"Tamil is categorized as a classical language as it has a considerably extensive written tradition that is known for predating other classical works in India by over a thousand years."[24] In addition, to its thousands of years of history as a literary language, notably during the Sangam period. A major distinction in this regard, is that Tamil is classified as a Dravidian language, making it the oldest written tradition not descended from Sanskrit in India.

The term Sangam refers to multiple periods in which Sangam Tamil literature originates. Notably, there are to be considered three primary Sangam periods, as well as a Post Sangam period. However, all Sangam literature available to us dates from the third Sangam period, as well as the Post Sangam period. Regardless of this, Sangam Tamil literature still nevertheless boasts a literary history spanning over 2,000 years, marking it as the one of the oldest languages still in use today, as the Tamil from the Sangam period is still mutually intelligible to a degree by modern Tamil speakers.[25] The exact dates of Sangam publications are debated by scholars. “There are two primary styles defined through Sangam literature, Akam and Puram. Through Akam, aspects of love and romantic feelings are portrayed through five distinct categories, each relating to a unique landscape. Puram typically displays aspects of war and politics.” [26]

Sangam literature can be found from its first period around 250 BCE-200 CE. Regarding their pretexts, Puram poems most notably target specific morals that the author wishes to convey. One of the most notable works of Sangam literature is the Tirukkural, and serves as a prime example among other Sangam didactic texts. The Tirukkural is known for being a text in which the reader is taught morals in a poetic manner, typically through the use of couplets.[27]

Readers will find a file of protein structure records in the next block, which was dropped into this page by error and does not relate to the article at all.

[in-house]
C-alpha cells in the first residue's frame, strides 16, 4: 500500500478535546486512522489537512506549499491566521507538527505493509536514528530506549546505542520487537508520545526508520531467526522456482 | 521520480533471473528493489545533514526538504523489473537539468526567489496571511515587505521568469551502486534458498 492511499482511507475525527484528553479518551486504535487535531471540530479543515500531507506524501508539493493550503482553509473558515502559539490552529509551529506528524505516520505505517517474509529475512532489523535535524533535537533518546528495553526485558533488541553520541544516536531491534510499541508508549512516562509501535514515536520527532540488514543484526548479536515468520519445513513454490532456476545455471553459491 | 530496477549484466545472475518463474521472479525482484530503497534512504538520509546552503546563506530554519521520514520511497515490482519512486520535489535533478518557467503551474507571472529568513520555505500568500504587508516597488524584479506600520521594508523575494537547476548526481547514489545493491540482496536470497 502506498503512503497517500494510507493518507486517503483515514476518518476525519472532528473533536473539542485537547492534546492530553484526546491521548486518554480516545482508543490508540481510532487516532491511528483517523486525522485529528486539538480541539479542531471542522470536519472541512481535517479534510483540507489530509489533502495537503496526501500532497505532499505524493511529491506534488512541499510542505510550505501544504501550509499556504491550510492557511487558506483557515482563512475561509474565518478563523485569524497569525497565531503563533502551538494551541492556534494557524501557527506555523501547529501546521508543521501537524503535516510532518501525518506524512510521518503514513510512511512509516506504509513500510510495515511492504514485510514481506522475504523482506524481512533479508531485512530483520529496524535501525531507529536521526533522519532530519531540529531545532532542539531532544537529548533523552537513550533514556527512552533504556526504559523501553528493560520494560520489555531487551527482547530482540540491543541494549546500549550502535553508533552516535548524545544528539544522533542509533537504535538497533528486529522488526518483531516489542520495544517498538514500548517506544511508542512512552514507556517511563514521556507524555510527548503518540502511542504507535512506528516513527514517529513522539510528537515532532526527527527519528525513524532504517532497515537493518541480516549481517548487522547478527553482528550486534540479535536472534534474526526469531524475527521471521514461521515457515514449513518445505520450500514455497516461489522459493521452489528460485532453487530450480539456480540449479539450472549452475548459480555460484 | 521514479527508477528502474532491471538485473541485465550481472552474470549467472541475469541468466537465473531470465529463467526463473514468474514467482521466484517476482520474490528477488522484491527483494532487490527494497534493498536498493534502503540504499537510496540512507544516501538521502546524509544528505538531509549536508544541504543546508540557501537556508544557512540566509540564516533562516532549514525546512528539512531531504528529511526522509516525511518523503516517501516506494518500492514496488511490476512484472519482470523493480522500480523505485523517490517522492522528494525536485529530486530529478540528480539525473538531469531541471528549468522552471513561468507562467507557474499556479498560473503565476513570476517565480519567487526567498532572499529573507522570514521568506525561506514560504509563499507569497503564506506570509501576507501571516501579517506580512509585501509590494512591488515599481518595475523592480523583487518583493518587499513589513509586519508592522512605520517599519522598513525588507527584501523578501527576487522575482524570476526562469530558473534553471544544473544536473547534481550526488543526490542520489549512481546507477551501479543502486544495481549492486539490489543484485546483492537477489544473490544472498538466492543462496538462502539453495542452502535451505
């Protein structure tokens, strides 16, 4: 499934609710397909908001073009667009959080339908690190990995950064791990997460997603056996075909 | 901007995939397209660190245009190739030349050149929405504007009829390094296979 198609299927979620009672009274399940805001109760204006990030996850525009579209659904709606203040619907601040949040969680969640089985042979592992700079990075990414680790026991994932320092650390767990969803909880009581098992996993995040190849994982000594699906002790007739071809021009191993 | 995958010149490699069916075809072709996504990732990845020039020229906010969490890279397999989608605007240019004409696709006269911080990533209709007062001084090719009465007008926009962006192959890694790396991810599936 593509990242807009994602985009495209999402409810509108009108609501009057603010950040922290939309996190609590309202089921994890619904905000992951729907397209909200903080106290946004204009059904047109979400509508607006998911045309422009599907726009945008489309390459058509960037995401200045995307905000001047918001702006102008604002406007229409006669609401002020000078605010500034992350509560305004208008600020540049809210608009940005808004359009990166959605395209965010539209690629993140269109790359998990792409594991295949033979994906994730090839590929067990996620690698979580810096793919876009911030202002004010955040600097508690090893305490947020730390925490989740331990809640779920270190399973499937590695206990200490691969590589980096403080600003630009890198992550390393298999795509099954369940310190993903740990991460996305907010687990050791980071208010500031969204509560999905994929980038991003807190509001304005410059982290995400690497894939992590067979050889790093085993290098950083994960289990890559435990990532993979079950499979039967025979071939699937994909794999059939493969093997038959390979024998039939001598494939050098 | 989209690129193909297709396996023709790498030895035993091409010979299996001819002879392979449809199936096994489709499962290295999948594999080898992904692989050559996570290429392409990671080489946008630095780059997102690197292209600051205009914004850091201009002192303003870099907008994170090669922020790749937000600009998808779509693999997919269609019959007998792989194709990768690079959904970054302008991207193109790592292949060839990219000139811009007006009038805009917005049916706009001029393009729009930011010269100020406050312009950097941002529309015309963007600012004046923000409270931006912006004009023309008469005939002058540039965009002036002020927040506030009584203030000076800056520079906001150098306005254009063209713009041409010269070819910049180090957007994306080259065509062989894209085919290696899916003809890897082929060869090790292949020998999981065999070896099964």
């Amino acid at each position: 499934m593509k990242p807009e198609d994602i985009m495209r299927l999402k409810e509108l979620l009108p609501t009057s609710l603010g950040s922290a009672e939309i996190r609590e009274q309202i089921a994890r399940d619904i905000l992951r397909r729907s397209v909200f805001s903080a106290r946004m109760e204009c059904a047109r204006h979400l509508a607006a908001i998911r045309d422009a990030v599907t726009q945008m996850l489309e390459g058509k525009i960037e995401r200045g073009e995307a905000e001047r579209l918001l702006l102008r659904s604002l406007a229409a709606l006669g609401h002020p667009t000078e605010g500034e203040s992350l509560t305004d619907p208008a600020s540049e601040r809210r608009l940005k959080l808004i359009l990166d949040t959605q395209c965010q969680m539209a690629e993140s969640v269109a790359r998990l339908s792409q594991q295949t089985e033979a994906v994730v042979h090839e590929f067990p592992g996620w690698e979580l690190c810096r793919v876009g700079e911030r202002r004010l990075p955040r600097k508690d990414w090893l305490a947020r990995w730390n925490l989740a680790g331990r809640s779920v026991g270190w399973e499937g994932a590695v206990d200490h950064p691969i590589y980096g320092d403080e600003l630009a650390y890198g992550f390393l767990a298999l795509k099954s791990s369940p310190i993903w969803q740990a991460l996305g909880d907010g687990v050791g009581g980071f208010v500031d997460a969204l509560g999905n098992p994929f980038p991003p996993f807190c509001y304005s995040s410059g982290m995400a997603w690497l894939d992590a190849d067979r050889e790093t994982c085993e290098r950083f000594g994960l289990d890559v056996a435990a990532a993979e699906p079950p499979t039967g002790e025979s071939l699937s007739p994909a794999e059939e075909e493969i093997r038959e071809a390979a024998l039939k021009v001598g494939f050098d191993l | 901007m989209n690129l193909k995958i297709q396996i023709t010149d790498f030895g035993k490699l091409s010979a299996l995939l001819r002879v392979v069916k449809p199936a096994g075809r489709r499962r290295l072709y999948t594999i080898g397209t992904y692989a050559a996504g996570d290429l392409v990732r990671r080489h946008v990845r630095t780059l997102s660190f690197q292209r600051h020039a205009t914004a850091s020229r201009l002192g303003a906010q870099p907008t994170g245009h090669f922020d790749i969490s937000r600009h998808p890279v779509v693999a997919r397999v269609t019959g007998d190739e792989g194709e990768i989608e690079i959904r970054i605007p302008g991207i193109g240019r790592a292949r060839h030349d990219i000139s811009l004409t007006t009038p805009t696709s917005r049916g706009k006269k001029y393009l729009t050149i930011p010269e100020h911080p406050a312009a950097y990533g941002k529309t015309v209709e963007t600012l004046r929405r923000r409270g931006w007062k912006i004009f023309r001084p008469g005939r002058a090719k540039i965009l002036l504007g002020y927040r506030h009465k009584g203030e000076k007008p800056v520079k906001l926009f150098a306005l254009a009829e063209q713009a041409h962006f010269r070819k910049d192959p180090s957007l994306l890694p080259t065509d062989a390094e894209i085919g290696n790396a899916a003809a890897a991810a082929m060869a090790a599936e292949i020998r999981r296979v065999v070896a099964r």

Features

Old Tamil preserved many features of Proto-Dravidian, including inventory of consonants,[28] the syllable structure,[29] and various grammatical features.[30] Amongst these was the absence of a distinct present tense – like Proto-Dravidian, Old Tamil only had two tenses, the past and the "non-past". Old Tamil verbs also had a distinct negative conjugation (e.g. kāṇēṉ [kaːɳeːn] 𑀓𑀸𑀡𑁂𑀷𑁆 (காணேன்)) "I do not see", kāṇōm [kaːɳoːm] (𑀓𑀸𑀡𑁄𑀫𑁆 (காணோம்) "we do not see").[31] Nouns could take pronominal suffixes like verbs to express ideas: e.g. peṇṭirēm [peɳɖiɾeːm] 𑀧𑁳𑀡𑁆𑀝𑀺𑀭𑁂𑀫𑁆 (பெண்டிரேம்) "we are women" formed from peṇṭir [peɳɖiɾ] 𑀧𑁳𑀡𑁆𑀝𑀺𑀭𑁆 (பெண்டிர்) "women" and the first person plural marker -ēm -𑀏𑀫𑁆 (-ஏம்).[32] Despite the significant amount of grammatical and syntactical change between Old, Middle and Modern Tamil, Tamil demonstrates grammatical continuity across these stages: many characteristics of the later stages of the language have their roots in features of Old Tamil.[7]

Phonology

Old Tamil, the earliest attested branch of South Dravidian has preserved an inventory of 17 consonants very similar to Proto-Dravidian: /p t ṯ c ṭ k, m n ñ ṇ, r ẓ, l ḷ, y w *H/.[33]

The oldest depiction of Old Tamil’s phonology is found in Tolkappiyam.[34] This early record of the language dives into the sounds of the language as well as allophones which are used to help understand adjacent phonemes. According to a rough translation from Tolkappiyam, “It will be evident on careful observation that all the sounds (in the Tamil language) are but the results of the modifications which the air undergoes in starting from naval, and passing through the eight parts- chest, neck, head, tongue, hard palate, teeth, lips, and nose.”[34]

The language has Thirty linear phonemes ranging from a to n with the exception of three nonlinear phonemes. The non-linear phonemes consist of i’,u’, and o’.[34]

Writing system

Tamil’s writing system is widely believed to be inspired by the Asokan Brahmi system, which is the original Indian script that all modern Indian script derived from.[35] There are 5 main categories of writing system which are the alphabet, abugida, abjad, syllabary, and semanto-phonetic. Old Tamil’s writing system fits under the abugida. The letters in the Old Tamil abugida all appear to take the form of shapes like squares and circles.[36] In the language every consonant is combined with a vowel for example NA is the letter n in the English alphabet. If a letter in a word is followed by the same vowel it is written twice to distinguish between the constants adjacent vowel and the vowel following the consonant-vowel combination. In Tamil, constants occur usually at the end and the middle of words. There is an exception to this rule that occurs when a word starts with a vowel, and in this case, a character representing a singular syllable is used.

The following is an example of the Old Tamil abugida: